Posted on: 21/01/2019


Perfect human blood vessels as organoids grown in petri-dish for the first time

Diabetic blood vessel changes in patients and human vascular organoids. The basement membrane (green) around the blood vessels (red) is massively enlarged in diabetic patients (white arrows). The human vascular organoids that were made “diabetic” in the laboratory can now be used as diabetic model to identify new treatments.Scientists have grown perfect human blood vessels as organoids in a petri-dish, for the first time. The research of vascular diseases like diabetes has been drastically advanced by Institute for Molecular Biotechnology of the Austrian Academy of Sciences (IMBA)’s breakthrough engineering technology published in Nature, identifying a key pathway to possibly prevent changes to blood vessels, which is a major cause of death among people with diabetes. An organoid is a three-dimensional structure grown from stem cells. A blood vessel organoid mimics the structure and function of real human blood vessels and can be used to study their characteristics in a petri-dish.

Every single organ in human body is connected with the circulatory system. This technology could potentially allow scientists to reveal the causes and treatments for a number of vascular diseases, such as Alzheimer's, cardiovascular diseases, wound healing problems, stroke, cancer, and diabetes.

An estimated 420 million people are affected by diabetes worldwide. Several symptoms of diabetes present because of changes in blood vessels that result in impaired blood circulation and oxygen supply to tissues. Despite its prevalence, as very little is known about the vascular changes arising from diabetes, the development of much-needed treatment has been slowed down.

The blood vessel organoids developed into perfectly functional human blood vessels including arteries and capillaries, when transplanted into mice. So the scientists have discovered that not only it is possible to engineer blood vessel organoids from human stem cells in a dish, but also to grow a functional human vascular system in another species.

According to Reiner Wimmer, the study's first author and a postdoctoral research fellow at IMBA, these organoids resembled human capillaries to a great extent, even on a molecular level, and these could now be used to study blood vessel diseases directly on human tissue.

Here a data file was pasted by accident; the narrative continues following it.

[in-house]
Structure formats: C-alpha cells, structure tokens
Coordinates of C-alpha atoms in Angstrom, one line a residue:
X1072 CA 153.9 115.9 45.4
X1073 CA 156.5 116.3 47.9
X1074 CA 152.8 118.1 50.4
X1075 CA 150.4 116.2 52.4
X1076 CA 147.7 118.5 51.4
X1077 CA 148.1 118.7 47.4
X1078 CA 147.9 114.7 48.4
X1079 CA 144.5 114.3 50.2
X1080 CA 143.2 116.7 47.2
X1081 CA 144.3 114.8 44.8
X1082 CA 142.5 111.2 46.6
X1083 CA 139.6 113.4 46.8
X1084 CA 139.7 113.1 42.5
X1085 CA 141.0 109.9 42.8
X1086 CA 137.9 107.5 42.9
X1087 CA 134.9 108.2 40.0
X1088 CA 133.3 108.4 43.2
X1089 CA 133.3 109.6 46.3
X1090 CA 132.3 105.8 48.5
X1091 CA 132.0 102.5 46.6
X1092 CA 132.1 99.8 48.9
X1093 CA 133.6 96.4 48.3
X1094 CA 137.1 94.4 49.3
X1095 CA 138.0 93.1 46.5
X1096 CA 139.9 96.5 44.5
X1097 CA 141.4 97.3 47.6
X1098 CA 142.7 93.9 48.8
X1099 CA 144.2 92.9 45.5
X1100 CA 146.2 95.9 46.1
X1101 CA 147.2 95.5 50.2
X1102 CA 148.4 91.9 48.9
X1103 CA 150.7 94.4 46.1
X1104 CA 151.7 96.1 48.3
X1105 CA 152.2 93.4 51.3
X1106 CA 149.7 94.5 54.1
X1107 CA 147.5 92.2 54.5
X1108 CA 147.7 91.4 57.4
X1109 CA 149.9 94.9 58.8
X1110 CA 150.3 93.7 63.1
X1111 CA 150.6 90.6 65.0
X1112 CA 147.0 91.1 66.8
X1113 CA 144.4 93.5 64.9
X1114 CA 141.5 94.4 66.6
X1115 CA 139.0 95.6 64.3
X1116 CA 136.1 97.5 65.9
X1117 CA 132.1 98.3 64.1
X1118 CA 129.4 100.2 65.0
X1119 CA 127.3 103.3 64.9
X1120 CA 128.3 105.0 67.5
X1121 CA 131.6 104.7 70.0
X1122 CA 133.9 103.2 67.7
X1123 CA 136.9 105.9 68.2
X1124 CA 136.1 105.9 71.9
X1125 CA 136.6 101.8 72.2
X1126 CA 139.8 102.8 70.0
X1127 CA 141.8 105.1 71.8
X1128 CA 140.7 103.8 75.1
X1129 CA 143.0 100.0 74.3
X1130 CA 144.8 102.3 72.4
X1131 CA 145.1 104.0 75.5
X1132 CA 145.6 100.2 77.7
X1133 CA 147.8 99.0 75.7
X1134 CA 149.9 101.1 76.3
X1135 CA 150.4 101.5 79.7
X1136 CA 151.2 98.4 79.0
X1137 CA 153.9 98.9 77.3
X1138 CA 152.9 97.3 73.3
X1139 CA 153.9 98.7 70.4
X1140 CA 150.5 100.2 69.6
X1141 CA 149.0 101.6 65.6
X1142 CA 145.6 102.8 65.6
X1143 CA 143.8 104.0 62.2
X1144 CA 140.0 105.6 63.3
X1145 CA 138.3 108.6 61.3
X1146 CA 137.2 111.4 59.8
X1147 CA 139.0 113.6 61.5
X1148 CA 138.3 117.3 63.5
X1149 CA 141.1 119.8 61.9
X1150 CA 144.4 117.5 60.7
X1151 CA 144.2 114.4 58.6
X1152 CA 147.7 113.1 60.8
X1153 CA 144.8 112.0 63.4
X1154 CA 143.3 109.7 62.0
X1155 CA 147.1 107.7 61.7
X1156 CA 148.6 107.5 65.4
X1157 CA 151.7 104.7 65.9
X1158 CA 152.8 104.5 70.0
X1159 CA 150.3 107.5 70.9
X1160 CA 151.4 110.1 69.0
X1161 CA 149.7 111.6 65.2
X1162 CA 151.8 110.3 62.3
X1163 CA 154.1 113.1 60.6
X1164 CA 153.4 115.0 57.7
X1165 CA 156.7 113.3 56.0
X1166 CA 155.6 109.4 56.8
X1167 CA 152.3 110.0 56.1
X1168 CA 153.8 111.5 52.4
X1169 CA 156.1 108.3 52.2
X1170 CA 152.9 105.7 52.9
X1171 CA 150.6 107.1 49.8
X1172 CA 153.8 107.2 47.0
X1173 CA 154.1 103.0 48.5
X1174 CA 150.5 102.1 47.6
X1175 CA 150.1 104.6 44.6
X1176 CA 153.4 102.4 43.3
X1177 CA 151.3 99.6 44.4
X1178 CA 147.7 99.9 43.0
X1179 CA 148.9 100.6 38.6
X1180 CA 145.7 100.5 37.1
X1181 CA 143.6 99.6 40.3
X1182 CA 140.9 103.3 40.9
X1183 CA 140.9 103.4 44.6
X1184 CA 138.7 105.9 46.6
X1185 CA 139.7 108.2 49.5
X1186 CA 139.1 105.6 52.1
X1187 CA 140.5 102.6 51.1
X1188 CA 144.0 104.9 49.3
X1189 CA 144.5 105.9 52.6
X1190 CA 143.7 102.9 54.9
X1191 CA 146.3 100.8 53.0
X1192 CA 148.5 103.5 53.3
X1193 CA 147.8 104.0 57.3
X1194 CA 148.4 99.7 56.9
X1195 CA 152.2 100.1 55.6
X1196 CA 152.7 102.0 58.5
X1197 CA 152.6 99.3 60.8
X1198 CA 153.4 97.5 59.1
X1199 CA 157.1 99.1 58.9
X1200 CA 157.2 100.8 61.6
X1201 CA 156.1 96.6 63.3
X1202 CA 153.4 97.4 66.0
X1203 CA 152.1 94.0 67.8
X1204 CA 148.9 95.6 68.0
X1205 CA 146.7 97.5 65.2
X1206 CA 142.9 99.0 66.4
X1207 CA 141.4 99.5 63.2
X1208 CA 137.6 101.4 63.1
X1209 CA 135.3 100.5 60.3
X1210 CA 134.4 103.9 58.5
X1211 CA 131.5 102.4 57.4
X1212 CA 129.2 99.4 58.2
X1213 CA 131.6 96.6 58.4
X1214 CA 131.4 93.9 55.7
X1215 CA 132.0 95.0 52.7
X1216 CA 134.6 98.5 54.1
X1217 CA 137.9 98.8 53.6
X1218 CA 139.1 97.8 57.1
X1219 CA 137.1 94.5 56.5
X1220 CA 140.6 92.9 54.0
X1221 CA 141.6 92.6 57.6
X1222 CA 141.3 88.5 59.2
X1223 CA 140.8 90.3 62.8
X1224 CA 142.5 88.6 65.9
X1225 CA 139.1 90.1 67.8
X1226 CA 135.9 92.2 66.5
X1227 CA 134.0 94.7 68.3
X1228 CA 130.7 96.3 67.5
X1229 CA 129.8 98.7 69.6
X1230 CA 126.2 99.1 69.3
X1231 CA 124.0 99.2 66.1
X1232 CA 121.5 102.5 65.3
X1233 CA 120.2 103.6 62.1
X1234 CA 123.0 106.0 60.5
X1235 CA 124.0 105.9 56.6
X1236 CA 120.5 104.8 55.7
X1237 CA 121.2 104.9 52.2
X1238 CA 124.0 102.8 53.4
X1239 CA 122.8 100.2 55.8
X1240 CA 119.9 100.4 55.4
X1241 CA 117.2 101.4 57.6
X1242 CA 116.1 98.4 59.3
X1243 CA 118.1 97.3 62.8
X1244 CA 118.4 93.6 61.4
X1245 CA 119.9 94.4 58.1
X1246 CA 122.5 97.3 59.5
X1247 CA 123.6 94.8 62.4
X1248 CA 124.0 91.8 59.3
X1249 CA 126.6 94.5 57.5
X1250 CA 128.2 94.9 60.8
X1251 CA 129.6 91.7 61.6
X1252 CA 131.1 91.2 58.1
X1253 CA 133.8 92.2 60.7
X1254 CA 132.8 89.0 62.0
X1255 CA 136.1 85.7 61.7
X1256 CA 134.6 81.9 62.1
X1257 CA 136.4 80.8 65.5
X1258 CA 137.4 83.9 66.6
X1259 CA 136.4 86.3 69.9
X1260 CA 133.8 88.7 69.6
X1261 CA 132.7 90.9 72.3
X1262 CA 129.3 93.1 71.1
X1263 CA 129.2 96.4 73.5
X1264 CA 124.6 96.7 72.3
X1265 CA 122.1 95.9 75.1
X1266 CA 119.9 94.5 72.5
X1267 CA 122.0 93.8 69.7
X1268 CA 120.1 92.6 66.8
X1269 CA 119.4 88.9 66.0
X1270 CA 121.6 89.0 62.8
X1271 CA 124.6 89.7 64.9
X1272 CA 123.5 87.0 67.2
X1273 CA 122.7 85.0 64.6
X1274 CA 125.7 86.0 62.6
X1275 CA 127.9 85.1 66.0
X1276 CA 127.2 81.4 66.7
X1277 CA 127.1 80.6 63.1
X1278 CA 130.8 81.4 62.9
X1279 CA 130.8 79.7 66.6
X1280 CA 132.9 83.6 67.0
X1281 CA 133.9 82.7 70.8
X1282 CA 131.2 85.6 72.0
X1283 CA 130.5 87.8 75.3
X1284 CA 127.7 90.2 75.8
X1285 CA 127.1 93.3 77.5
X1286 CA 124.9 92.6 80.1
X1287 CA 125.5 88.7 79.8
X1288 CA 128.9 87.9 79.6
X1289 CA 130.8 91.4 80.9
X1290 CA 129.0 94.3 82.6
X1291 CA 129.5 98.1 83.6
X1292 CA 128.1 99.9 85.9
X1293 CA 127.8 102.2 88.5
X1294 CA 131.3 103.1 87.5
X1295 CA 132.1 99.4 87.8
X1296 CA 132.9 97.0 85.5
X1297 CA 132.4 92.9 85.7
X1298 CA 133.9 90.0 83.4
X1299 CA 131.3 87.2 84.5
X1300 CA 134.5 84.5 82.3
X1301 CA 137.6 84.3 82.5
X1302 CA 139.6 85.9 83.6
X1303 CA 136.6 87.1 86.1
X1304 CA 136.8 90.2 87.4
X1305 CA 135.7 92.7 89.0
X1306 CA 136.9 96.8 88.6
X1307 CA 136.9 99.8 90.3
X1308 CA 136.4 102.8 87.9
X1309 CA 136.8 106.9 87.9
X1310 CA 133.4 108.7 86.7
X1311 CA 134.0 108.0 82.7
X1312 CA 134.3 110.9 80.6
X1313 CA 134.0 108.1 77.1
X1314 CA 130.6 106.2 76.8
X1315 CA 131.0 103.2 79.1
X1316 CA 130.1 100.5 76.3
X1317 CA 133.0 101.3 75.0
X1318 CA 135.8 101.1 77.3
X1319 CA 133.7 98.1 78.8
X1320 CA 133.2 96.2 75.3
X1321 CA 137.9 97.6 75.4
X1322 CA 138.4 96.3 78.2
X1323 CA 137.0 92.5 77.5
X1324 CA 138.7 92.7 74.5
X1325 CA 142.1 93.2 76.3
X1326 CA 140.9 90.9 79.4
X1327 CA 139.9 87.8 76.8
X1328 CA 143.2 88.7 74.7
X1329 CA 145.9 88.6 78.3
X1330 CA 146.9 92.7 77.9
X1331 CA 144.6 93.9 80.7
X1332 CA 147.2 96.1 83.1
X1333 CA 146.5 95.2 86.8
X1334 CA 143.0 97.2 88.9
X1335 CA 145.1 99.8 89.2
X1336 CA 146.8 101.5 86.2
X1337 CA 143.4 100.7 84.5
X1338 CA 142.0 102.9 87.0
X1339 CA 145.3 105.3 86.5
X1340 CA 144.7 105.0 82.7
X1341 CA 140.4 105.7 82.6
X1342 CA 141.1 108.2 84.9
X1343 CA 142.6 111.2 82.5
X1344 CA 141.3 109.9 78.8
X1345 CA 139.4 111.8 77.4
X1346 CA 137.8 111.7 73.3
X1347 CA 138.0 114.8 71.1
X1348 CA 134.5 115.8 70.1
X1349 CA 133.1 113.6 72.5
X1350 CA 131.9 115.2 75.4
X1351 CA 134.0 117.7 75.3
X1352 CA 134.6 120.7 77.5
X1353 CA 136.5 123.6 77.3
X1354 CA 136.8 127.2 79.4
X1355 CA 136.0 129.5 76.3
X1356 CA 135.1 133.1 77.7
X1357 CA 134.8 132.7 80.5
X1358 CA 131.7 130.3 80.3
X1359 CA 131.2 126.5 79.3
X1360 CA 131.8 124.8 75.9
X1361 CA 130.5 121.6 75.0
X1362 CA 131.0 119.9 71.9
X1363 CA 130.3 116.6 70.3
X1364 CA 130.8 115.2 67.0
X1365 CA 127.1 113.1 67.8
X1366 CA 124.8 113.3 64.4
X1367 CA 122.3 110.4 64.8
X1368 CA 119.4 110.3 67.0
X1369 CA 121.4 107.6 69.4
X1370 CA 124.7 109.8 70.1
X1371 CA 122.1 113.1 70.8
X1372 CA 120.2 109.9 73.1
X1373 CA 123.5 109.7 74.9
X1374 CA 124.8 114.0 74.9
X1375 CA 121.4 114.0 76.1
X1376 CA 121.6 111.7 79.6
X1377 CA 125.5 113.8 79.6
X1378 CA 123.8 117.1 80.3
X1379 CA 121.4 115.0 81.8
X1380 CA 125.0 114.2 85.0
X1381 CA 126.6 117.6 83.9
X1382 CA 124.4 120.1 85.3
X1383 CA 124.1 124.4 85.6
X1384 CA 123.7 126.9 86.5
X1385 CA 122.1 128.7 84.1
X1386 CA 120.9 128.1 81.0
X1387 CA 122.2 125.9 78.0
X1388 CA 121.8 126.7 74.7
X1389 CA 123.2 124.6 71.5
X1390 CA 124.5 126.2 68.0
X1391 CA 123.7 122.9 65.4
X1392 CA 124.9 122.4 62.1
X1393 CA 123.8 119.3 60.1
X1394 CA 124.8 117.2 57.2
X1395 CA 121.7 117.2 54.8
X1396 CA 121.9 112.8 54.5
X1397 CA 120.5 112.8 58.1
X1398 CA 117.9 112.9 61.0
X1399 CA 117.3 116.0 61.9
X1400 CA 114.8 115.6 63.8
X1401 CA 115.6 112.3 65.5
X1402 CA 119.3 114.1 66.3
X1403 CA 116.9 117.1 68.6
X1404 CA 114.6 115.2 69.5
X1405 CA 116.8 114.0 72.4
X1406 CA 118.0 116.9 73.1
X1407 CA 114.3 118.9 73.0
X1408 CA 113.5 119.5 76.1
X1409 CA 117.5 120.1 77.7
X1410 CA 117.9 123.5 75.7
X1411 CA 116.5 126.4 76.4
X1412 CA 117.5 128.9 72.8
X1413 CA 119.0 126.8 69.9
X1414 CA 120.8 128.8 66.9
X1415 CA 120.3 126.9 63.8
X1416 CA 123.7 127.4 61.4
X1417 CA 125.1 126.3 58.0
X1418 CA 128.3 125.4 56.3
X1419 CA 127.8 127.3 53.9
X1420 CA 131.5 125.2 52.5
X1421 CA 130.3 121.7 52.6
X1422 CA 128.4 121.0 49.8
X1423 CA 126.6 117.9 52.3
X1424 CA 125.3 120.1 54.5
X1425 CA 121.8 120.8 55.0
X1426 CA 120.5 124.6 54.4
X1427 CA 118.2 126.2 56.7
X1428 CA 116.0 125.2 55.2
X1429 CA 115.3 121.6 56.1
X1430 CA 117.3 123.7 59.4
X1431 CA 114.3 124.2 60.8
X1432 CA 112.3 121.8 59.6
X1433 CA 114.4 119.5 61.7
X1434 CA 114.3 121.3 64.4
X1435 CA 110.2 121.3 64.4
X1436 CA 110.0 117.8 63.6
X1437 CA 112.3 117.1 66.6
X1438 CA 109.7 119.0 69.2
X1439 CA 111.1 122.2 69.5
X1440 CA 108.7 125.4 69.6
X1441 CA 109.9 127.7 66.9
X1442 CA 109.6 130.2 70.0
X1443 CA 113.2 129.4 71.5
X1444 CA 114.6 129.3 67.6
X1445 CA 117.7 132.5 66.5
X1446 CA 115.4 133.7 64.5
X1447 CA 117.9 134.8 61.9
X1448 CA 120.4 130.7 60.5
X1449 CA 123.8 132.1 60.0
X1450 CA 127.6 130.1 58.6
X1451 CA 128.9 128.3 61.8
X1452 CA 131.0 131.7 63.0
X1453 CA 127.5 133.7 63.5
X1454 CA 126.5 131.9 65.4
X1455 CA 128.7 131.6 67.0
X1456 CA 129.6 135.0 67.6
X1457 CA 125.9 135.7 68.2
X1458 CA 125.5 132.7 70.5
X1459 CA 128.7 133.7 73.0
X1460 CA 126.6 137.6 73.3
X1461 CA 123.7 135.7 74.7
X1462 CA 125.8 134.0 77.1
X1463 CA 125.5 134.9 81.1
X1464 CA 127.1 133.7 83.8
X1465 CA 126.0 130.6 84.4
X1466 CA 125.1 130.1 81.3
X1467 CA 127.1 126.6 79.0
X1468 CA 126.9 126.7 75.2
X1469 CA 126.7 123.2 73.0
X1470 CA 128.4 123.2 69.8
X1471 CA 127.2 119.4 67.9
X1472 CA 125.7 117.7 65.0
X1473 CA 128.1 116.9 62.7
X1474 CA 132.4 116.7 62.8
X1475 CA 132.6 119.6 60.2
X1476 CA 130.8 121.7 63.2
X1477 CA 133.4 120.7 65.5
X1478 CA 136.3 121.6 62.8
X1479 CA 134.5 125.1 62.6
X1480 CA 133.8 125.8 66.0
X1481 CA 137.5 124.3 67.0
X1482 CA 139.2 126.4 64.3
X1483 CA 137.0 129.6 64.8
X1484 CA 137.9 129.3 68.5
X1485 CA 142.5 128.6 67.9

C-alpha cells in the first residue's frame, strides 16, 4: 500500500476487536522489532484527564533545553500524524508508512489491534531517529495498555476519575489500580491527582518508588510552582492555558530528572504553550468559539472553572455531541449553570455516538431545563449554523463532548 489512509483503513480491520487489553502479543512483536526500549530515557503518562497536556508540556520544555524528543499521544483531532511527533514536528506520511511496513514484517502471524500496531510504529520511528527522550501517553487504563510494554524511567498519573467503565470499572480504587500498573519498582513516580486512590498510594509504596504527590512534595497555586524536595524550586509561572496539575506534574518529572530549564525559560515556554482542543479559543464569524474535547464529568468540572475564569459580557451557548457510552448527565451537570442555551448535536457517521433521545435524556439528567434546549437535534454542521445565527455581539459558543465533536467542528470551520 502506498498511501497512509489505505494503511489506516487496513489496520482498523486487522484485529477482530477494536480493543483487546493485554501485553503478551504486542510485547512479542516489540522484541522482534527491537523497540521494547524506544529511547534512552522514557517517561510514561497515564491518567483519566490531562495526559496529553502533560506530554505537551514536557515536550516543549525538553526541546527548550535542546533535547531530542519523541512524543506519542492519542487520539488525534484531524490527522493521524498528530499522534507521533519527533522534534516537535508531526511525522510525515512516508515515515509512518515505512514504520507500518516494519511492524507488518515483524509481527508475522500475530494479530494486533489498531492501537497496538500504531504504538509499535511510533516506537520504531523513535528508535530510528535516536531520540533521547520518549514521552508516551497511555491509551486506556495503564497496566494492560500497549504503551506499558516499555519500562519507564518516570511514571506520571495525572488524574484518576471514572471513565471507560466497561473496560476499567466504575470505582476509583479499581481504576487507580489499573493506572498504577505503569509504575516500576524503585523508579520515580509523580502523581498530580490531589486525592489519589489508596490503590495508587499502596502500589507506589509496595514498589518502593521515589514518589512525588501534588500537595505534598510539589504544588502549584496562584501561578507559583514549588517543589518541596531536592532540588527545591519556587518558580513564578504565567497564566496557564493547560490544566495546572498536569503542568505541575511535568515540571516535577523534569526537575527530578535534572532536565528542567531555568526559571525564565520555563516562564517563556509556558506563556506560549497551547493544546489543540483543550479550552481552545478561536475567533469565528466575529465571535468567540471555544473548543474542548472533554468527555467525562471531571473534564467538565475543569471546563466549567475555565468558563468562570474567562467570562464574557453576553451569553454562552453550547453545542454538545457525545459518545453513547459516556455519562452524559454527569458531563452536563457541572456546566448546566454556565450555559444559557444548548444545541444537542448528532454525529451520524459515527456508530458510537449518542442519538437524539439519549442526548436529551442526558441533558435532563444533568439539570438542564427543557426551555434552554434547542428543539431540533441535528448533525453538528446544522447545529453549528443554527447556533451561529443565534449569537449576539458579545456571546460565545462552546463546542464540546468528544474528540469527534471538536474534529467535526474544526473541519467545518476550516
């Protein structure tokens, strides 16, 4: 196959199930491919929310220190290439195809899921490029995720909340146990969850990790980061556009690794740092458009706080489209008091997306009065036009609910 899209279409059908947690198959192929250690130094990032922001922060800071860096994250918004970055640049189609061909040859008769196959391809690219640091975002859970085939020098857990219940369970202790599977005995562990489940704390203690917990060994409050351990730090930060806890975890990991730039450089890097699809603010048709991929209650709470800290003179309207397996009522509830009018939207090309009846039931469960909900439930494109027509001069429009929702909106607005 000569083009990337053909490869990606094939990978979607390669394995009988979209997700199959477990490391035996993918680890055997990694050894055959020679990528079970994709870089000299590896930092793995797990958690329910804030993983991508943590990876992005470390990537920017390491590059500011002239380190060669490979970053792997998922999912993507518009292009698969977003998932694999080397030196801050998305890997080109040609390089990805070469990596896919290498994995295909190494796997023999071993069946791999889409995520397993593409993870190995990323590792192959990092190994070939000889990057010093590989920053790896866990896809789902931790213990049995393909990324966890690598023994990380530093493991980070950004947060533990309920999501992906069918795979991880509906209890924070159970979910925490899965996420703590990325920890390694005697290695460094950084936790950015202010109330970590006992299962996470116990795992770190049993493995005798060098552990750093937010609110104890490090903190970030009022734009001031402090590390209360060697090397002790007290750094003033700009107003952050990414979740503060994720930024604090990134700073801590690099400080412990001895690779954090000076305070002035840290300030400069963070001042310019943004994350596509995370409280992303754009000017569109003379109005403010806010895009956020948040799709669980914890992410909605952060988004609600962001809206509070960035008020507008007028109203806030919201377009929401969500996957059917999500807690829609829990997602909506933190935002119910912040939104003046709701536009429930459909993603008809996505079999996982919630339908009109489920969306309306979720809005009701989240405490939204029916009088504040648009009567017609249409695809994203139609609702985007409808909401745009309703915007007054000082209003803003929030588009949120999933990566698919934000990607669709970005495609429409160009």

One feature of diabetes is that blood vessels show an abnormal thickening of the basement membrane which impairs the delivery of oxygen and nutrients to cells and tissues causing a multitude of health problems, such as heart attacks, strokes, blindness, kidney failure, and peripheral artery disease.

When the scientists exposed the blood vessel organoids to a "diabetic" environment in a petri-dish, they observed a massive expansion of the basement membrane in the vascular organoids, which was strikingly similar to the vascular damage seen in patients with diabetes.

“The researchers then searched for chemical compounds that could block thickening of the blood vessel walls. They found none of the current anti-diabetic medications had any positive effects on these blood vessel defects. However, they discovered that an inhibitor of ?-secretase, a type of enzyme in the body, prevented the thickening of the blood vessel walls, suggesting, at least in animal models, that blocking ?-secretase could be helpful in treating diabetes,” said Wimmer. “The findings can allow the researchers to identify underlying causes of vascular disease, and to potentially develop and test new treatments for patients with diabetes,” he added.


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